Fritts Is Shooting Up Recruiting Lists

Mitchell Fritts is a name that is starting to spread through the recruiting ranks. While Gyasi Akem of Broken Arrow is generaly regarded as the top linebacker prospect in Oklahoma, Fritts is turning heads, and he is gradually filling up his weekends with Junior Day visits. On Jan. 26, the Lawton MacArthur High School senior-to-be joined Akem in Stillwater for Oklahoma State's first Junior Day.

While at Oklahoma State, Fritts was able to speak with head coach Mike Gundy, defensive coordinator/linebacker coach Glenn Spencer, and in a strange twist of events he also spent time with two coaches in Joe Bob Clements and Jason Ray that had started to recruit Fritts for their previous schools. Clements was recruiting him for Kansas State and Ray for Wyoming before both became new additions to the Oklahoma State staff.

Recently, Fritts wrote me a note and explained that when he was invited up last season to the Oklahoma State game with Kansas State by Clements he really wanted to meet Gundy.

"When Kansas State brought me in for a (unofficial) visit this year, I almost got to meet Coach Gundy," wrote Fritts. "I was standing at the 50-yard line with Coach Bill Snyder from KSU.

"They were showing me around the field during the pre-game warm-ups. Coach Snyder was talking to me when Coach Gundy and another OSU coach came up to shake hands with him before the game. I wanted to say hello to Coach Gundy right then, but I thought it would be rude to speak to the opposing coach since KSU invited me up to the game.

"I was so excited I barely got to take a picture while on the field with them. I included a photo of when I walked off the field as the other OSU coach came to meet Coach Snyder."

It's easy with some of his statements to tell Oklahoma State is his favorite. He said he and his mother have been longtime OSU fans.

"In 2012, as a sophomore, I got the opportunity to play in Boone Pickens Stadium in the 5A state championship game. I was blown away by the facilities at OSU and very impressed by the awesome stadium," wrote Fritts.

"I was so happy to get to drive up to Stillwater with my dad to see all the facilities. A lot of places we've been to have had nice facilities, but OSU has everything including the best coaches. I was happy to know that Coach Joe Bob Clements and Coach Jason Ray are there now also, I like them both. I can't imagine any place being better than OSU."

While Fritts favors the Cowboys, he is open minded and last week returned Kansas State for a Junior Day. This weekend he will head to North Texas as assistant coach Nick Quartaro has invited him to Denton, Texas for a Junior Day.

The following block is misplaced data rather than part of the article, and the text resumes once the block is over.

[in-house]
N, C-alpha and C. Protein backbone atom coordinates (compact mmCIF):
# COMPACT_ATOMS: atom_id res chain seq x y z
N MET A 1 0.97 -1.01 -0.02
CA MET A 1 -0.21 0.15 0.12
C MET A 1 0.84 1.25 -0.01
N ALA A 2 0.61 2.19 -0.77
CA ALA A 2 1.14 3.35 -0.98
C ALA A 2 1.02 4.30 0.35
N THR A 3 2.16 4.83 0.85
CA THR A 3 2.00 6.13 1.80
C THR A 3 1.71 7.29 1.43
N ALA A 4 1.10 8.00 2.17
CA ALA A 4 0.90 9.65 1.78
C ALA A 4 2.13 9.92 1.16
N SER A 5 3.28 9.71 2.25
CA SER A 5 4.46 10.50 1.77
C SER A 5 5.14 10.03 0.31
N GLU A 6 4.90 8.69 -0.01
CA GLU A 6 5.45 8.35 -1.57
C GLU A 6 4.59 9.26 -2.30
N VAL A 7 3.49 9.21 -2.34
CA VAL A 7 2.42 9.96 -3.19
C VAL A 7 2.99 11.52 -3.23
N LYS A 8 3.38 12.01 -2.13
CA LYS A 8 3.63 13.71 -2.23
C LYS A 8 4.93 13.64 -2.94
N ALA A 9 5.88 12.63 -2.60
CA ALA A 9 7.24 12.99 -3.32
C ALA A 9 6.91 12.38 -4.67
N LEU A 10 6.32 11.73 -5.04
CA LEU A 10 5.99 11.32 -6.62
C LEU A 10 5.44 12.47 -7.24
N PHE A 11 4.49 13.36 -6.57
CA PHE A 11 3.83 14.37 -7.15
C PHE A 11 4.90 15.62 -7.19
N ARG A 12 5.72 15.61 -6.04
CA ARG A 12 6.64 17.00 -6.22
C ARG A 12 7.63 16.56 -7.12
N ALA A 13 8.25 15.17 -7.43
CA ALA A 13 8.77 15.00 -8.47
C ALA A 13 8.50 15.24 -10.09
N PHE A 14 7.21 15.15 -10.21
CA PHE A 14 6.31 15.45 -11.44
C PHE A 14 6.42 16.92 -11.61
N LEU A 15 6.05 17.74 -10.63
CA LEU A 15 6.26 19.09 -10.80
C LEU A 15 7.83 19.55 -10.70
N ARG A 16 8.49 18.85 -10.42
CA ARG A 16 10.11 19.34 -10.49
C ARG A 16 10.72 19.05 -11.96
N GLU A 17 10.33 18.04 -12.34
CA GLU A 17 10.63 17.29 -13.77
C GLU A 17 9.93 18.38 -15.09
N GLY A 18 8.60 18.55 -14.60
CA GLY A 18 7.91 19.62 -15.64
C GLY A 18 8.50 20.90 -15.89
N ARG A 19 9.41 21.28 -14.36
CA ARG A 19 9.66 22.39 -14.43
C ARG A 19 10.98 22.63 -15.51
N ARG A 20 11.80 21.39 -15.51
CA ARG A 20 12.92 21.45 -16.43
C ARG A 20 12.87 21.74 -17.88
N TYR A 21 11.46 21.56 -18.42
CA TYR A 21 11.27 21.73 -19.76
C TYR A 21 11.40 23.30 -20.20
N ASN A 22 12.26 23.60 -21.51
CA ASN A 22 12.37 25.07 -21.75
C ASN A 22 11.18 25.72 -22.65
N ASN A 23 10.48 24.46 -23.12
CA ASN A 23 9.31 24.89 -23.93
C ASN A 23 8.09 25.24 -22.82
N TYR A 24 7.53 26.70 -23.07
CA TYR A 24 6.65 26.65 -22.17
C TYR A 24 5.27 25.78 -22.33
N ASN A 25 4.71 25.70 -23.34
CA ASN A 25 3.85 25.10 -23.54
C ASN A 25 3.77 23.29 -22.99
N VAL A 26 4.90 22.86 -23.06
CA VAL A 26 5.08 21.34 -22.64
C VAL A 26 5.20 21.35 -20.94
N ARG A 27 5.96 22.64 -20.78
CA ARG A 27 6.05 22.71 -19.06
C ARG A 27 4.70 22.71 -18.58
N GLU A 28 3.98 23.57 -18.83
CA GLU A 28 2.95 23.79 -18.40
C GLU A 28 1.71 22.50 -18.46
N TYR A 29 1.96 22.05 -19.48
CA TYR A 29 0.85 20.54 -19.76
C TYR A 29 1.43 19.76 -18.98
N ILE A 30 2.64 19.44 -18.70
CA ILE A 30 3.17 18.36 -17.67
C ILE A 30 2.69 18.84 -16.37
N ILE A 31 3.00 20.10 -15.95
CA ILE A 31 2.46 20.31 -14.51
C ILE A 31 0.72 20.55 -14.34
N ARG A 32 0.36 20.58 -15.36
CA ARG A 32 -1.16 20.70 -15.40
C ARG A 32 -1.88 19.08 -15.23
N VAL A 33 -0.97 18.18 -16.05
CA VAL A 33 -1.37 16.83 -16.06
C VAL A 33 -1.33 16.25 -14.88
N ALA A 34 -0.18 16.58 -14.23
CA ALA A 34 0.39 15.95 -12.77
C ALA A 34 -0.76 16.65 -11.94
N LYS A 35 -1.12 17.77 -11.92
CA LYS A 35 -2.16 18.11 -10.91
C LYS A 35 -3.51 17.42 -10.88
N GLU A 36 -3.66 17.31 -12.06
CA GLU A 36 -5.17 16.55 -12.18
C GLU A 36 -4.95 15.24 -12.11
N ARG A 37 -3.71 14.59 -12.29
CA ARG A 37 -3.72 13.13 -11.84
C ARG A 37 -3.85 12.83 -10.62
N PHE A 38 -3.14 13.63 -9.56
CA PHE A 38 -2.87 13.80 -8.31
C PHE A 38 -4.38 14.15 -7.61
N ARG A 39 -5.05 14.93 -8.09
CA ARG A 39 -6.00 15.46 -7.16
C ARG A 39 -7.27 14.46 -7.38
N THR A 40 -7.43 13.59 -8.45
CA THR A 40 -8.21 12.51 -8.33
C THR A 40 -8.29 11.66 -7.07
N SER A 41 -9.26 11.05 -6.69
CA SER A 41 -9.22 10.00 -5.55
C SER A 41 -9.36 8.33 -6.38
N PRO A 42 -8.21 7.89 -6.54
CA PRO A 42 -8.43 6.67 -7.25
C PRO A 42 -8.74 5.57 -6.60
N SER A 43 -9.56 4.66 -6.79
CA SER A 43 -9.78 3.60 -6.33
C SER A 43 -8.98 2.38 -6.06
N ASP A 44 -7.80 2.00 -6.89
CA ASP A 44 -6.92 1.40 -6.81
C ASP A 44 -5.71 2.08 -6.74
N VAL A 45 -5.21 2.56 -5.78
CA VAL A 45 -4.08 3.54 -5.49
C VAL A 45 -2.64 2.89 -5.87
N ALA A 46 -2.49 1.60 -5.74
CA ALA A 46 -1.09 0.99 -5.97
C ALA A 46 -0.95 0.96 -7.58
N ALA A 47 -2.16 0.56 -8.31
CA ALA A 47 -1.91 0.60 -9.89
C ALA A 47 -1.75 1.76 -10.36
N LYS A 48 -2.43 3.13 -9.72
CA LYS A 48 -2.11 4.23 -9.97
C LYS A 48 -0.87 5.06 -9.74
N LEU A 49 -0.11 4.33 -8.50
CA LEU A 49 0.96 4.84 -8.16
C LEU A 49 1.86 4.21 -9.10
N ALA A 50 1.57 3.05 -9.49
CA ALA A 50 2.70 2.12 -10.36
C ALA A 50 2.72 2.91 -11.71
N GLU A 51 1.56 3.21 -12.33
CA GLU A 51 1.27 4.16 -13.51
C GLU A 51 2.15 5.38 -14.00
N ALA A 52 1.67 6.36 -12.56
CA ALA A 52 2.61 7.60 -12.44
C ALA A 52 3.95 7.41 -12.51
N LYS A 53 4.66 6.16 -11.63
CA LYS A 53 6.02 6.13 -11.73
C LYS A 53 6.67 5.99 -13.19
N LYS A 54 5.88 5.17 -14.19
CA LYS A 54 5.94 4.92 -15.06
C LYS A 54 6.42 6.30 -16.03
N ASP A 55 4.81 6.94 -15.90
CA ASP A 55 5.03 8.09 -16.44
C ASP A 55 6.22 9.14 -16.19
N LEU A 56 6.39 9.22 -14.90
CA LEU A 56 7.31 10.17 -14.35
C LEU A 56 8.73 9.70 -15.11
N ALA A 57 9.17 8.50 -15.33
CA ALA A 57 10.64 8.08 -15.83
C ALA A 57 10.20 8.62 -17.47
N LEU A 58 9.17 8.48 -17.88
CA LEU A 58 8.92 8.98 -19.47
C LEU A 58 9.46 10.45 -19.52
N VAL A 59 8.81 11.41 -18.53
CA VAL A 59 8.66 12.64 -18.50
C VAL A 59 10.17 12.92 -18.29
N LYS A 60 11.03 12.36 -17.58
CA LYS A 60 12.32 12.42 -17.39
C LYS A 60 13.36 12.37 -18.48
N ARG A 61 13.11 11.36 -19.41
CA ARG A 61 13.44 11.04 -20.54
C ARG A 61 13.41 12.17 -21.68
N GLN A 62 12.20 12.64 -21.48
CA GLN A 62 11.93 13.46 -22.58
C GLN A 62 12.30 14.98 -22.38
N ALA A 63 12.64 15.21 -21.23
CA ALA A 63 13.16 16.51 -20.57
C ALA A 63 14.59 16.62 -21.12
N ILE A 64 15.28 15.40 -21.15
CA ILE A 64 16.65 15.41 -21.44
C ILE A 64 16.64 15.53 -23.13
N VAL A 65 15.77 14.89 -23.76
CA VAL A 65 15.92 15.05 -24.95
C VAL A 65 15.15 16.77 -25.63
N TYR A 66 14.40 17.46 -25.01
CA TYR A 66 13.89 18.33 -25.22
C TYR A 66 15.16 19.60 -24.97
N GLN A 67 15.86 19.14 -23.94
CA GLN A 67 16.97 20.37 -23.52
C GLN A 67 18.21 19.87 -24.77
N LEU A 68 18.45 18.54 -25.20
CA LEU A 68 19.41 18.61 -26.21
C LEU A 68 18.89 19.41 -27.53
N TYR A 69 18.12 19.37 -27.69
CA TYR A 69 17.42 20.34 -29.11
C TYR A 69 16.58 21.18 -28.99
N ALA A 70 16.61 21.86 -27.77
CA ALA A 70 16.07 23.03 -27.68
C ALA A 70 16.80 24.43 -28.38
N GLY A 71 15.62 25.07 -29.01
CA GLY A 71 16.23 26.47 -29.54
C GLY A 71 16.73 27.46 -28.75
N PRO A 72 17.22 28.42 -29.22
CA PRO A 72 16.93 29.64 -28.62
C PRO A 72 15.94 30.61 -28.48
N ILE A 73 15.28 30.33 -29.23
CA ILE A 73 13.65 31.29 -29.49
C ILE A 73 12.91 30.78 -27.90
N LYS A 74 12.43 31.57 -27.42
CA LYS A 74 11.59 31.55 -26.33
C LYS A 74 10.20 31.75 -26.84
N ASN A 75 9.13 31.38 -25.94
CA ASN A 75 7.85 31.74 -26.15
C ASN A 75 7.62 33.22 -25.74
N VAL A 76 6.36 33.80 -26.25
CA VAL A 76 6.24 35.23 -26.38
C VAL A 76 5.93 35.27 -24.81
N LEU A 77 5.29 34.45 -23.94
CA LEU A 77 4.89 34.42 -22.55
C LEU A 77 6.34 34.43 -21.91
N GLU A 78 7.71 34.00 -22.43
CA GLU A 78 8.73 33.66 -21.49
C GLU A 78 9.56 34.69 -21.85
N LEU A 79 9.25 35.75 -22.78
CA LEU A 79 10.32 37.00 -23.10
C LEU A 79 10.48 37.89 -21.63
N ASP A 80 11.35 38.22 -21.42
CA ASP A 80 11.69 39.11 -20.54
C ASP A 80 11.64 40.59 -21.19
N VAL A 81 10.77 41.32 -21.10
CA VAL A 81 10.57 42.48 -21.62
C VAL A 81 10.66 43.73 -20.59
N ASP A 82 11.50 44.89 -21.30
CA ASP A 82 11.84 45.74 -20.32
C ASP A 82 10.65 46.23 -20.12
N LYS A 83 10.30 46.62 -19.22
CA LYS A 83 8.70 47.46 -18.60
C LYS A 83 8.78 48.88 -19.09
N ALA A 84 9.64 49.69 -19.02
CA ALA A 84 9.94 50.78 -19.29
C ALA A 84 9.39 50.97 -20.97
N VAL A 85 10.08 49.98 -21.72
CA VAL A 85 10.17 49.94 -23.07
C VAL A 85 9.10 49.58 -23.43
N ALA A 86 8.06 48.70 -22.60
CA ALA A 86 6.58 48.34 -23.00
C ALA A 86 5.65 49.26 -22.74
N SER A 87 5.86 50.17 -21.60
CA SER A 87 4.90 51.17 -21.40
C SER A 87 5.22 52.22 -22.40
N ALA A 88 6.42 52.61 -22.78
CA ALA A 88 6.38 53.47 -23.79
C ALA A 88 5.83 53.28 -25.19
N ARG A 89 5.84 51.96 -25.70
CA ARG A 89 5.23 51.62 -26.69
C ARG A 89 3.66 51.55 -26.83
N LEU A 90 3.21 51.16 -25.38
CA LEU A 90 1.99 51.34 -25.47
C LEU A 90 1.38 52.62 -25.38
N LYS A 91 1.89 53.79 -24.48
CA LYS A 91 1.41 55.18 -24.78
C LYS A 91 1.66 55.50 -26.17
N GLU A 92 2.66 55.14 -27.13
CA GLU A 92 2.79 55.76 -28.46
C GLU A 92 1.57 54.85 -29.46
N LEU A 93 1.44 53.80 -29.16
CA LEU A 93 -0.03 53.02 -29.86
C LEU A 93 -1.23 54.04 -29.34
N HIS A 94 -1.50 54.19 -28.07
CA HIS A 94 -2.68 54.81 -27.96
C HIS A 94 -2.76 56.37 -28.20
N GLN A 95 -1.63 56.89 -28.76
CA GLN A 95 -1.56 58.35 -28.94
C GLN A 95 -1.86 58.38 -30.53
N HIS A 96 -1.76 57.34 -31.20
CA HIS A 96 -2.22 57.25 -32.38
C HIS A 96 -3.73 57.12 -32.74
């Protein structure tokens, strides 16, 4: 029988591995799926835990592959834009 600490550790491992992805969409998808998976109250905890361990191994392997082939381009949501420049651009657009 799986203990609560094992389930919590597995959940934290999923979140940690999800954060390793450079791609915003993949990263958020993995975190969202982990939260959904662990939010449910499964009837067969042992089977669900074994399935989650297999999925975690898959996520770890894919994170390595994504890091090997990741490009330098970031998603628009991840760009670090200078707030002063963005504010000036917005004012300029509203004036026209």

He has been to Tulsa several times and has plans to go back, and Fritts also will visit TCU and Missouri during spring football. He told us he will be back at OSU for a spring practice. Missouri invited Fritts and his parents to the Black and Gold spring game. Nebraska and Texas Tech are also showing interest.

What is all the excitement about?

Fritts is a power packed 6-0, 215-pound linebacker with eight percent body fat. He has a legit electronic 4.62 time in the forty. He can bench press 315 pounds, a 475-pound max on the squat, and can clean 300 pounds.

He has a 28-inch vertical and was a top performer as the Linebacker MVP in the National Underclassmen Combine in Norman, Okla. He has been invited to the NUC upcoming Five-Star Camp and the NUC All-World Game in South Carolina.

Fritts has a 3.3 grade point average and a 20 on the ACT.

Last season as a junior, he posted 91 tackles with three interceptions, four fumbles caused, and three fumbles recovered. He also played receiver in a jumbo package on offense. His sophomore season he had 24 tackles with a sack. He also had a touchdown reception.

On tape he is a missile to the football. The young man plays with a fanaticism not often seen.

"I want to be the best player in high school and college football," wrote Fritts. "I am willing to work harder than anyone to do it."

It's hard to question his enthusiam, and as for his ability, a lot of schools are really starting to appreciate it.

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